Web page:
Those who did cast valid ballots, handed a significant victory to the Peronist, or Justicialista Party, strengthening their existing Senate majority, and increasing their numbers in the House, where they will now hold a plurality when Congress reconvenes on Dec. 10. This is the first time in Argentina's history that the political opposition will dominate both houses of Congress.

But the big question now is, what will this opposition do? In the midst of the greatest existential crisis of Argentina's history, there is a total vacuum of power. To date, no Peronist has come forward to propose a real alternative for Argentina, or offer hope to a demoralized and terrified people. Various governors and legislators, with an eye toward the 2003 Presidential elections, are jockeying for power, rather than providing real leadership, as the nation falls apart around them.

The Alianza government is crumbling. A sector of its radical wing, Frepaso, linked to the continental narco-terrorist umbrella group, the São Paulo Forum, has already left the government. Tension is running high inside the UCR, Frepaso's partner in the ruling coalition, because of growing opposition to Cavallo. The government is even losing the support of Alianza governors, because of Cavallo's crass attempts to bludgeon provinces into submission. Alianza Gov. Alfredo Avelin of San Juan, has called Cavallo "a faithful exponent of international usury ... a modern Al Capone. He doesn't care about the country, or its people. He wants to squeeze the provinces." The only possible outcome of these policies, he warned, will be a "volcanic eruption."

Seineldín: The Man Of The Hour

LaRouche has said repeatedly that the leader capable of steering Argentina away from genocide is former Army Colonel, Mohamed Alí Seineldín. The Malvinas War hero, who has endorsed LaRouche's New Bretton Woods proposal, has been locked up in jail for 11 years, a political prisoner of an Anglo-American oligarchy terrified that his nationalist principles and broad appeal, extending well beyond military circles, could rally Argentines around a program to rebuild the shattered nation.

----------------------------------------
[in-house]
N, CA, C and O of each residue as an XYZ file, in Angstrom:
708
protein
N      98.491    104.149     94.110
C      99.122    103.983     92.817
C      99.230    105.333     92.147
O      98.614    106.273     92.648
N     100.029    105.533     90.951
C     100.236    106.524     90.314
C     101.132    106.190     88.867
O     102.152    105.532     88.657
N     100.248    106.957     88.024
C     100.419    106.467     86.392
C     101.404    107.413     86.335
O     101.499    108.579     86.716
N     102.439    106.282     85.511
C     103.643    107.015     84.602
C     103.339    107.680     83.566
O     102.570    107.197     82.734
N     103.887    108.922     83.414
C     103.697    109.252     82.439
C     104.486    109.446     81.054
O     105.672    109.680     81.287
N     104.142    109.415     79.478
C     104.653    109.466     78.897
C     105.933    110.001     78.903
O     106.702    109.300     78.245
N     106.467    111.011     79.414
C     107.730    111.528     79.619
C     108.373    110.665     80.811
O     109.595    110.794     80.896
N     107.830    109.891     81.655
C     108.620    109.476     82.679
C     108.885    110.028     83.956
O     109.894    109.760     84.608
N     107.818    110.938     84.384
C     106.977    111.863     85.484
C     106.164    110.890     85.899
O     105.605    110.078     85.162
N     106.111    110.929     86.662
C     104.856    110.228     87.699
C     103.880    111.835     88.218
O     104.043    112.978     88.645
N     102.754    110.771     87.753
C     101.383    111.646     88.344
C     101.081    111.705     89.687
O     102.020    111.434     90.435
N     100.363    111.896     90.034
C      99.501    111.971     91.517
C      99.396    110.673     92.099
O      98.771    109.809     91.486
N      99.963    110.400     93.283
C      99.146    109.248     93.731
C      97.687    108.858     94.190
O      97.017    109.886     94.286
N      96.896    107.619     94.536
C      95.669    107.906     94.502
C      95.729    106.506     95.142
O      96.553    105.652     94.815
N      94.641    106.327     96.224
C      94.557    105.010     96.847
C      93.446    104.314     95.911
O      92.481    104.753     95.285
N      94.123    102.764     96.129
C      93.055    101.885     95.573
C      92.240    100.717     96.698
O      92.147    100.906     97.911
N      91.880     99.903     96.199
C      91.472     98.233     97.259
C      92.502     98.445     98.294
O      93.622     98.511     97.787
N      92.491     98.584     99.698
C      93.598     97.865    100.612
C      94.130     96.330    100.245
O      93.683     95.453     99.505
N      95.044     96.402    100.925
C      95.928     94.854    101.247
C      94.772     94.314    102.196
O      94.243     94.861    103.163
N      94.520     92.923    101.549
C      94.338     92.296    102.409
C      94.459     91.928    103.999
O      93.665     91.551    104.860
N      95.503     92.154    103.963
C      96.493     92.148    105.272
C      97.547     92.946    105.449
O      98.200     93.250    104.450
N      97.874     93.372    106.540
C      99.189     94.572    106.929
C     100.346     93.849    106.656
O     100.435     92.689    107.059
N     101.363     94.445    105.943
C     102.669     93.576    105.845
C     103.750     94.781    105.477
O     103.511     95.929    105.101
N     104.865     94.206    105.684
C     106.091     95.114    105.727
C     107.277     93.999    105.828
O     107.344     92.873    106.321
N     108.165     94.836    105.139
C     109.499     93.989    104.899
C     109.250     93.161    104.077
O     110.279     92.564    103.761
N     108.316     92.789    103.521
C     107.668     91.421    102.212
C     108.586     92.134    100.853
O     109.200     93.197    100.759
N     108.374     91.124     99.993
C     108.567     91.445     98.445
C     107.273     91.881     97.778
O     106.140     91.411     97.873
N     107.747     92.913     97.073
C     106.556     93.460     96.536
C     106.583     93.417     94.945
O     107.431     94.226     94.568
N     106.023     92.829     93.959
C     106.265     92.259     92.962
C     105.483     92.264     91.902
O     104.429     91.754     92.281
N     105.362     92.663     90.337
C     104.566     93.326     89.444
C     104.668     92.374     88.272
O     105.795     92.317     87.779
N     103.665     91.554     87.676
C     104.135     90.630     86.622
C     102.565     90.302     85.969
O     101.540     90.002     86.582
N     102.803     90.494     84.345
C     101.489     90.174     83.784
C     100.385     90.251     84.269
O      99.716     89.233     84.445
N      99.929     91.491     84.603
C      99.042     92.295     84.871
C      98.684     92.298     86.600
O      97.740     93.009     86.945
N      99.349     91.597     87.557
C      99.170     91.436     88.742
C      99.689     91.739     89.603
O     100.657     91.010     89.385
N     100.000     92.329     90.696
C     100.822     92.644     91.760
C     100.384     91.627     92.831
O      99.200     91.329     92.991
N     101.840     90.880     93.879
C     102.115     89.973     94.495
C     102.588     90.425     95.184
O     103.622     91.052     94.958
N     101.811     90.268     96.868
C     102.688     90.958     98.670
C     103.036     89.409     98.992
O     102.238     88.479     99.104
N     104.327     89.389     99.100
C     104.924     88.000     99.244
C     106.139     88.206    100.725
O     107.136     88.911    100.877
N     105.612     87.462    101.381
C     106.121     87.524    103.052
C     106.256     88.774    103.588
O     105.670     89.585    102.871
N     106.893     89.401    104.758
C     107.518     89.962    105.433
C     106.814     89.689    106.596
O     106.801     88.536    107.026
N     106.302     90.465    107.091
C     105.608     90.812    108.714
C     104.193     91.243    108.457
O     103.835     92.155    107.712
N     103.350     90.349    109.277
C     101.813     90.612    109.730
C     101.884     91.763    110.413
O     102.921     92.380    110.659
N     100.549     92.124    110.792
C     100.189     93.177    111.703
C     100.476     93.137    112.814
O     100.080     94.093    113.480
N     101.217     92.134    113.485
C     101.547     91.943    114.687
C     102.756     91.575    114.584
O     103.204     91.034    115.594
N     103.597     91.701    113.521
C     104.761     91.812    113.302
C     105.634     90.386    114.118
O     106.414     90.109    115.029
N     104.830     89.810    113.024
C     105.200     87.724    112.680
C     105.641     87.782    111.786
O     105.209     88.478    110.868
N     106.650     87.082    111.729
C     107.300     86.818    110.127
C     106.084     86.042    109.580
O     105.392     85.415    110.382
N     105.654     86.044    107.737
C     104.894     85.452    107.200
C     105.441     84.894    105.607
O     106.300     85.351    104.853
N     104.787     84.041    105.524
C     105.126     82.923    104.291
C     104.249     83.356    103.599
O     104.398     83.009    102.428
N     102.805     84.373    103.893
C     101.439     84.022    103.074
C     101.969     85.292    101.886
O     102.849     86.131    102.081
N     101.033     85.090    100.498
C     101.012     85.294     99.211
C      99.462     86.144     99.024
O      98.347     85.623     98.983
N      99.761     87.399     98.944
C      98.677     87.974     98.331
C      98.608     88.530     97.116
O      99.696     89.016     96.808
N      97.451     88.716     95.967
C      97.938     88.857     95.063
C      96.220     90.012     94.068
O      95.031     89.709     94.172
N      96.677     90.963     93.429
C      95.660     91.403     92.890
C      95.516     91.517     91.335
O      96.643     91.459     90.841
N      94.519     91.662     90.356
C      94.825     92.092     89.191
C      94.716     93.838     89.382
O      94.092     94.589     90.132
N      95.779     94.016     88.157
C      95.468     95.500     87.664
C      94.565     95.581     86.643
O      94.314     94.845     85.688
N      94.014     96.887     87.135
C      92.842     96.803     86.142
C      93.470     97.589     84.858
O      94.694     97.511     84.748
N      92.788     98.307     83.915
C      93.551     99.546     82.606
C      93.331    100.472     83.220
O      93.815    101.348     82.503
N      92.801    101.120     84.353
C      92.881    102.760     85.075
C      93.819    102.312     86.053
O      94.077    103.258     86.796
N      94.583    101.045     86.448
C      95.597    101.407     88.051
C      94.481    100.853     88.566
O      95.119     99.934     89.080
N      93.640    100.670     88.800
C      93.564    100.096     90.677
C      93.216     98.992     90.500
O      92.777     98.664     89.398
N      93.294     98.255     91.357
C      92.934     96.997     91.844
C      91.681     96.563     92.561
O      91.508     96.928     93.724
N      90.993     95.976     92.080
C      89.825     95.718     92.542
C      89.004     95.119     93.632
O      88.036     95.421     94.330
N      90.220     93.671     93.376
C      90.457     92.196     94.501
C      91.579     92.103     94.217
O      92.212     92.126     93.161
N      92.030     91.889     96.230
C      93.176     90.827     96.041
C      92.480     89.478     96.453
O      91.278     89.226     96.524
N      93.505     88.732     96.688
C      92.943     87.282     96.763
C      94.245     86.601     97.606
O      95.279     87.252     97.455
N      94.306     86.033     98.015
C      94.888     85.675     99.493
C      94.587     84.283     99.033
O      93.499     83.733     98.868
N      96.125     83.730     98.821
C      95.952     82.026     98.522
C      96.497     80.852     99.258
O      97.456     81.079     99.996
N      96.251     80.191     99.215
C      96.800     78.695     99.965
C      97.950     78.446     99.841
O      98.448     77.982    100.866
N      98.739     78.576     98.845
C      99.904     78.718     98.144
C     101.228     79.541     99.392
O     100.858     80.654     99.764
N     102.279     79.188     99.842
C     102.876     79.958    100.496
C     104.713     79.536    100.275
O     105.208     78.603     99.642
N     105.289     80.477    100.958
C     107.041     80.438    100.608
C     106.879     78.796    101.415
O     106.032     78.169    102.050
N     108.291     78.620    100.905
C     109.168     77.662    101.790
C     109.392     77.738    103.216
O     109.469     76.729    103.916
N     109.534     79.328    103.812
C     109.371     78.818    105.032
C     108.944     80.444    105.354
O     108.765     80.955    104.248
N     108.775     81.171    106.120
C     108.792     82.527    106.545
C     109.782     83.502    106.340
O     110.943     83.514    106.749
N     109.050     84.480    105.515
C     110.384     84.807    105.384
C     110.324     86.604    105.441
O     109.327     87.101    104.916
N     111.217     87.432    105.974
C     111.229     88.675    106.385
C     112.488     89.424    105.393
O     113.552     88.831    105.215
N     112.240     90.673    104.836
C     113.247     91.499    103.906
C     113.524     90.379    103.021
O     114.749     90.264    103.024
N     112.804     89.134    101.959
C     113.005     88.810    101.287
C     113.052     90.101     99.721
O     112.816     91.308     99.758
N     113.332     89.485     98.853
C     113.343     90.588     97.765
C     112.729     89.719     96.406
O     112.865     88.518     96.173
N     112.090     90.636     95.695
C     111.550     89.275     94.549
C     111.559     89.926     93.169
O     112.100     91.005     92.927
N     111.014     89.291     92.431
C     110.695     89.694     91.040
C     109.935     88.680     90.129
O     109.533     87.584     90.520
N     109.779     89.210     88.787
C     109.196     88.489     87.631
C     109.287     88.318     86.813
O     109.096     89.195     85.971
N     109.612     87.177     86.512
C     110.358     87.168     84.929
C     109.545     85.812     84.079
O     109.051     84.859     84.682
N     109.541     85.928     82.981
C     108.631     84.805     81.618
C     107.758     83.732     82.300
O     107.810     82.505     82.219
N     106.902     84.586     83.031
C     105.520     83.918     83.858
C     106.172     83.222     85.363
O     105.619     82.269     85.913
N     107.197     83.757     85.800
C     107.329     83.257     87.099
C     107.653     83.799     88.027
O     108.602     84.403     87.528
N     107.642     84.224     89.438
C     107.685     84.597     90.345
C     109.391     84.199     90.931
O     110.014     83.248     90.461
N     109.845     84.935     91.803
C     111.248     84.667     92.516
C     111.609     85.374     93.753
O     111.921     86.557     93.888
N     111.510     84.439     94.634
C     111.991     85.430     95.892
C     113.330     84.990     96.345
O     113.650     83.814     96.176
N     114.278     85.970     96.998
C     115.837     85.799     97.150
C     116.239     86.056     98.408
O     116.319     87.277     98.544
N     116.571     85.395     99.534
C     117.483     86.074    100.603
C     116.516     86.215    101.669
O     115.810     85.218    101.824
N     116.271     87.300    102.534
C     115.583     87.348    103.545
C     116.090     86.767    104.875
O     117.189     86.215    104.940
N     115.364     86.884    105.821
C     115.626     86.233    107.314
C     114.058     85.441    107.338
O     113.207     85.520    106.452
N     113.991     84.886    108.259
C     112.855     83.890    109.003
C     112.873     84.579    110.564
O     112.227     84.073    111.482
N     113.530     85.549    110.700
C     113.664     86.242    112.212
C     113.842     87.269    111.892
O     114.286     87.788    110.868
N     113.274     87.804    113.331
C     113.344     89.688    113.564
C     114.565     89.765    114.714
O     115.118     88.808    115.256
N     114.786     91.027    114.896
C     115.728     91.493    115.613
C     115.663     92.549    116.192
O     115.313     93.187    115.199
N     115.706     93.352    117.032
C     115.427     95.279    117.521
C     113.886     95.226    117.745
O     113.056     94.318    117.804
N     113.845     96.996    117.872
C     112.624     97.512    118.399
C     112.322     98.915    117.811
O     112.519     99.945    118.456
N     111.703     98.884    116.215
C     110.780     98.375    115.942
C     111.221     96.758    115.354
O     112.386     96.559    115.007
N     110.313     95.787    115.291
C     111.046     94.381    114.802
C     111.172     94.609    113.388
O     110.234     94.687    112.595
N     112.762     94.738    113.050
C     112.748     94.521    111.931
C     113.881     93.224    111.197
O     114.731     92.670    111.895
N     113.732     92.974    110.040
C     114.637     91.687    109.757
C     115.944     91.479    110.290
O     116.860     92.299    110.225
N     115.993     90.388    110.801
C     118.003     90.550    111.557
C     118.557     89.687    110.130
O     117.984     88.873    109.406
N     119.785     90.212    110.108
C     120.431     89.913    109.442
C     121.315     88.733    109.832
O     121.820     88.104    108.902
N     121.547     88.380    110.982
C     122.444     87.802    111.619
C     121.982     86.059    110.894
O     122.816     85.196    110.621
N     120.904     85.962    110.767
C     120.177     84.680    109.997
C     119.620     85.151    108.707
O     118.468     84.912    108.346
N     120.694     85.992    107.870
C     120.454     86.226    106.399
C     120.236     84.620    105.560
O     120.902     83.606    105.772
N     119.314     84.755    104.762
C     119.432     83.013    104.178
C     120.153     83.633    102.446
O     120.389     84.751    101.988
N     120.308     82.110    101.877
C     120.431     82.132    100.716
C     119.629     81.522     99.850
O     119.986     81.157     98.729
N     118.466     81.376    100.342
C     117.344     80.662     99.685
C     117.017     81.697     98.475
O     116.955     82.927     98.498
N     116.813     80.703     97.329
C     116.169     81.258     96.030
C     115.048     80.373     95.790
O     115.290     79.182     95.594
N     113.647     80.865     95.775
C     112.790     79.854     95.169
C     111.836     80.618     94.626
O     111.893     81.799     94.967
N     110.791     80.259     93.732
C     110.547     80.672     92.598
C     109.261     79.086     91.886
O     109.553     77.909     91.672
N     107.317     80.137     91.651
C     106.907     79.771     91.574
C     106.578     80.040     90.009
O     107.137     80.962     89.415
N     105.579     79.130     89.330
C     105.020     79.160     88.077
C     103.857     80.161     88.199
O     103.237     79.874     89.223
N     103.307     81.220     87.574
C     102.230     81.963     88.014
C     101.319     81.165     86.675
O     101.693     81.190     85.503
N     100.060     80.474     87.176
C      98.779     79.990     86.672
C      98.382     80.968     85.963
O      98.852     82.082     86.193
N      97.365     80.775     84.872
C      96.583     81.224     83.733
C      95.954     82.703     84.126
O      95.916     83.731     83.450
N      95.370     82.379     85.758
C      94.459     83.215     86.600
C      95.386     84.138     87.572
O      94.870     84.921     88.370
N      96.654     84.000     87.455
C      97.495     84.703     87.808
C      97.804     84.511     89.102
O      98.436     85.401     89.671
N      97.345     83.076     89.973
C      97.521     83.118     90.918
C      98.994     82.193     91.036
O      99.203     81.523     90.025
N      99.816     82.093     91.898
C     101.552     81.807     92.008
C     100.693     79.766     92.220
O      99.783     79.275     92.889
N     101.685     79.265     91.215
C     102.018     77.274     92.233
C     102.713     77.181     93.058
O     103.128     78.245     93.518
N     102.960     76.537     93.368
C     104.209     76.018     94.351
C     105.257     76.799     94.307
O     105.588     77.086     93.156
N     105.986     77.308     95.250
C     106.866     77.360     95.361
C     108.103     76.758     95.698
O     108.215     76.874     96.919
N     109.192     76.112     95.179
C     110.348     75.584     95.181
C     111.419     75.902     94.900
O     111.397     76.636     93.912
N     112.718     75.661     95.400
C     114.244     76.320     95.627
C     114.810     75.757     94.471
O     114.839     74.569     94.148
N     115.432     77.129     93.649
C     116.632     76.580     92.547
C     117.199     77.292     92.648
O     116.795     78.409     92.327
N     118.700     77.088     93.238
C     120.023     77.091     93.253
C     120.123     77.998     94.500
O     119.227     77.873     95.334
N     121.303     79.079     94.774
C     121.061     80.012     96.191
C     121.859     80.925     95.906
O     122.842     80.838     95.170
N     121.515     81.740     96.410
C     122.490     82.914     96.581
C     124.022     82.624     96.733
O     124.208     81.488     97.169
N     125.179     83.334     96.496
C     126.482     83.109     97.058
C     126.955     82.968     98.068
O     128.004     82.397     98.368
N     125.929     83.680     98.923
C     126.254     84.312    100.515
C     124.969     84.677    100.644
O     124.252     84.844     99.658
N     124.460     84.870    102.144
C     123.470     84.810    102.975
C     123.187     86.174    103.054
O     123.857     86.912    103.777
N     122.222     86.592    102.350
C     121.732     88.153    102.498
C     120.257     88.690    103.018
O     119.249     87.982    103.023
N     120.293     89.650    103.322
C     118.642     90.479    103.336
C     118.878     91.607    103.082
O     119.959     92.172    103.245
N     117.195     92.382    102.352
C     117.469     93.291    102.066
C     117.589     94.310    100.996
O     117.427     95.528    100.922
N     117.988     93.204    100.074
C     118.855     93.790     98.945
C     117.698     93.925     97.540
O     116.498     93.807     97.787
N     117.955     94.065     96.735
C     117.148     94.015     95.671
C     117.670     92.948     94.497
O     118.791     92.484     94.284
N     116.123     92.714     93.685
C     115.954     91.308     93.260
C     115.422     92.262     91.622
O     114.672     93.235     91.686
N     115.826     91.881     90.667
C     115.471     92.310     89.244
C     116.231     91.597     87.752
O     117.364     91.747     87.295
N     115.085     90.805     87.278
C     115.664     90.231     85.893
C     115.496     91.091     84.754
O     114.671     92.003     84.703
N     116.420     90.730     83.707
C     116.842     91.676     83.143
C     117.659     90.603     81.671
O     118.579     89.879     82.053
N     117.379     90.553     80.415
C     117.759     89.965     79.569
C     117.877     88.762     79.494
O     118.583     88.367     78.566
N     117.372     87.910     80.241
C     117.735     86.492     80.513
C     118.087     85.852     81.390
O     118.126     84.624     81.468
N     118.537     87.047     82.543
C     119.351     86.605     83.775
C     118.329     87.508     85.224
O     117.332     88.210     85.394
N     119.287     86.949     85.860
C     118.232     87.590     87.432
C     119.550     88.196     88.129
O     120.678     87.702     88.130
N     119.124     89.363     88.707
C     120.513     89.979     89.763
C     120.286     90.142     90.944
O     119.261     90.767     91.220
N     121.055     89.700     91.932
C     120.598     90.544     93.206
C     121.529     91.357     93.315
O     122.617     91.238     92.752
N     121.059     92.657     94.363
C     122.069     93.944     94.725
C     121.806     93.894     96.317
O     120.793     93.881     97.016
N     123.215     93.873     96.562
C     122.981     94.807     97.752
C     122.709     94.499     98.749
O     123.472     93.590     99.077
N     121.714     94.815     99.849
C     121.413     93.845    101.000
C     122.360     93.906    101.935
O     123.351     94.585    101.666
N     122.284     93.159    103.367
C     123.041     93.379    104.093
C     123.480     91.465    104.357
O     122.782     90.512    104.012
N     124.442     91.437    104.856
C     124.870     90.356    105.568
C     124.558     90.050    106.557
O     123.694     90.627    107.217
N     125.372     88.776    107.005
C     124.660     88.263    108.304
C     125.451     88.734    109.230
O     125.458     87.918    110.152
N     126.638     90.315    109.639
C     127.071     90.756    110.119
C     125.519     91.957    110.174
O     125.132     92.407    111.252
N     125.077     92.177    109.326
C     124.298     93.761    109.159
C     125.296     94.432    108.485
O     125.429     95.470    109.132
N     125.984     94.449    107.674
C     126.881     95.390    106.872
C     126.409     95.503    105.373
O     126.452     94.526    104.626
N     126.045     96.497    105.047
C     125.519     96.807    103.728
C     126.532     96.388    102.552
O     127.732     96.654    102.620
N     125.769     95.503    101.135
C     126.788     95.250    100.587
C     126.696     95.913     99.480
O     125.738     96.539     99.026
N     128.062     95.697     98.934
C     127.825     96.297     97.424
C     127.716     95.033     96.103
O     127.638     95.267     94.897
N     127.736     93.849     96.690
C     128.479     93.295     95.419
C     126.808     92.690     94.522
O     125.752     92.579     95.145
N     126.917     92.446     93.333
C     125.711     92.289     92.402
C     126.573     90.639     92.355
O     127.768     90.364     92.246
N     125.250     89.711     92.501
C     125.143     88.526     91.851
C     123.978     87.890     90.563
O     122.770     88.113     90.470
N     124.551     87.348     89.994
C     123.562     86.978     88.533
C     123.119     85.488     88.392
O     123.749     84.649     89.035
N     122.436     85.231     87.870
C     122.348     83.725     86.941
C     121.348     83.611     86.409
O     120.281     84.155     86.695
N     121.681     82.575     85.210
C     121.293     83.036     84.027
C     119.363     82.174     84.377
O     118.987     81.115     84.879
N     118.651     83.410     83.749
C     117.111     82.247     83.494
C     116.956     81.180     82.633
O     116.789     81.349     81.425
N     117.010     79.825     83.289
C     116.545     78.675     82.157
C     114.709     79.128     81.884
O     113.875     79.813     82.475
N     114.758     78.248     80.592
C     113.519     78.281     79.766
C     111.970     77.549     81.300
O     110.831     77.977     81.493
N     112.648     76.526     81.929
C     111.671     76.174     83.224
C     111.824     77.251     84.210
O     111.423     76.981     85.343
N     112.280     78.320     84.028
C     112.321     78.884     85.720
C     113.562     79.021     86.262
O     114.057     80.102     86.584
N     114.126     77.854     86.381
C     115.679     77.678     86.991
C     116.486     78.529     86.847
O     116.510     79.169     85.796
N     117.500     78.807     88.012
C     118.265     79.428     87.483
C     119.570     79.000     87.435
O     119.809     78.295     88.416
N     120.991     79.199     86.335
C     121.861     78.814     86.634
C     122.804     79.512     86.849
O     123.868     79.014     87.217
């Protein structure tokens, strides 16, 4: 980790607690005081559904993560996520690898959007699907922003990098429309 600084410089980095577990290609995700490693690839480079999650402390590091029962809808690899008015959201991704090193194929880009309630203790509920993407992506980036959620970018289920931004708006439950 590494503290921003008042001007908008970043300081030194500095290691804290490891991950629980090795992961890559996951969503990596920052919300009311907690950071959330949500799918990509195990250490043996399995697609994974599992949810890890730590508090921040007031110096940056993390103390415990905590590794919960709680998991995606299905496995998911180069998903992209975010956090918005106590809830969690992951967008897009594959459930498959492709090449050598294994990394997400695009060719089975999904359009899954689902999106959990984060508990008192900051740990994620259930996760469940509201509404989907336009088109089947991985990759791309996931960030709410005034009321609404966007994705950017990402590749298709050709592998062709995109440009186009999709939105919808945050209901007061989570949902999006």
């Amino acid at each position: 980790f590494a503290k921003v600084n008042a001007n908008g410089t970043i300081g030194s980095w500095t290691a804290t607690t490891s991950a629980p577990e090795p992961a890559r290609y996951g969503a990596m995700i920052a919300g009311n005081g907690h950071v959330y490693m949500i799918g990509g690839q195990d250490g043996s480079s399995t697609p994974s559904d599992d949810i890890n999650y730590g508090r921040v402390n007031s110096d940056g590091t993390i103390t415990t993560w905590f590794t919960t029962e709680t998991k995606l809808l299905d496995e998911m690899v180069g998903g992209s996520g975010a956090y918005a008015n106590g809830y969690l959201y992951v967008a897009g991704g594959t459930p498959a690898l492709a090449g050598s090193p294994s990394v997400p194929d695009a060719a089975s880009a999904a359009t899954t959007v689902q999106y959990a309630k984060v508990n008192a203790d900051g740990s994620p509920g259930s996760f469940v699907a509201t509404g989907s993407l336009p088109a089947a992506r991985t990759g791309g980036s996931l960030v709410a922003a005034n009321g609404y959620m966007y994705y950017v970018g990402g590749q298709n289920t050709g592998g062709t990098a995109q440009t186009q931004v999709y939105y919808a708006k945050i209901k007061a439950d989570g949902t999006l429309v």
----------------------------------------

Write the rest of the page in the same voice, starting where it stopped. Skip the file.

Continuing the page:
Understanding the role that Seineldín could play both in Argentina and the region in this extraordinary crisis, Brazilian military nationalists have formed a committee to lead a campaign for Colonel Seineldín's freedom, and whose "Manifesto For The Freedom Of Colonel Mohamed Alí Seineldín" was published in the October issue of Ombro a Ombro, the magazine of Brazil's retired military. The Manifesto, which is circulating in Ibero-America and internationally, states that Seineldín's freedom is "fundamental to the moral reemergence of the Argentine nation," and could represent the "road to rebuilding the sovereignty" of both Brazil and Argentina, allowing the two to play a real leadership role in forging programmatic regional and continental unity (see statement below).

This initiative complements the activities of the LaRouche-affiliated Ibero-American Solidarity Movement (MSIA), which has brought together patriots from both nations in two regional conferences this year, one in Brazil and one in Argentina, with a third one planned for Campo Grande, Brazil, in November. The purpose of these gatherings, which are rapidly becoming an institution, is to address the regional crisis from the standpoint of the global financial crash, and discuss what role the Southern Cone, and all of Ibero-America, can play in LaRouche's proposed Eurasian Land-Bridge development program and New Bretton Woods monetary system.

It is Cavallo, not Seineldín, who should be in jail—and he might well end up there, if current legal suits against him are allowed to proceed. On Oct. 10, a group of congressmen belonging to the Alternative for a Republic of Equals—Elisa Carrió, Mario Cafiero, Alfredo Bravo, and Graciela Ocaña—asked a federal court to include them as plaintiffs in the legal suit brought against Cavallo by former Peronist legislator Juan Labaké. That suit accuses Cavallo of "abuse of authority and malfeasance of public funds," and states that a possible charge of "illicit association" is being investigated in the $30 billion debt swap that the Finance Minister and his mentor, former U.S. Deputy Treasury Secretary David Mulford, now at Credit Suisse-First Boston, carried out in early June of this year.

The point, Congressman Mario Cafiero told EIR, is to "determine how Argentina ended up paying debt [service] that is more than 50% of its Gross Domestic Product, without this ever having meant any kind of investment in infrastructure or in services to Argentines.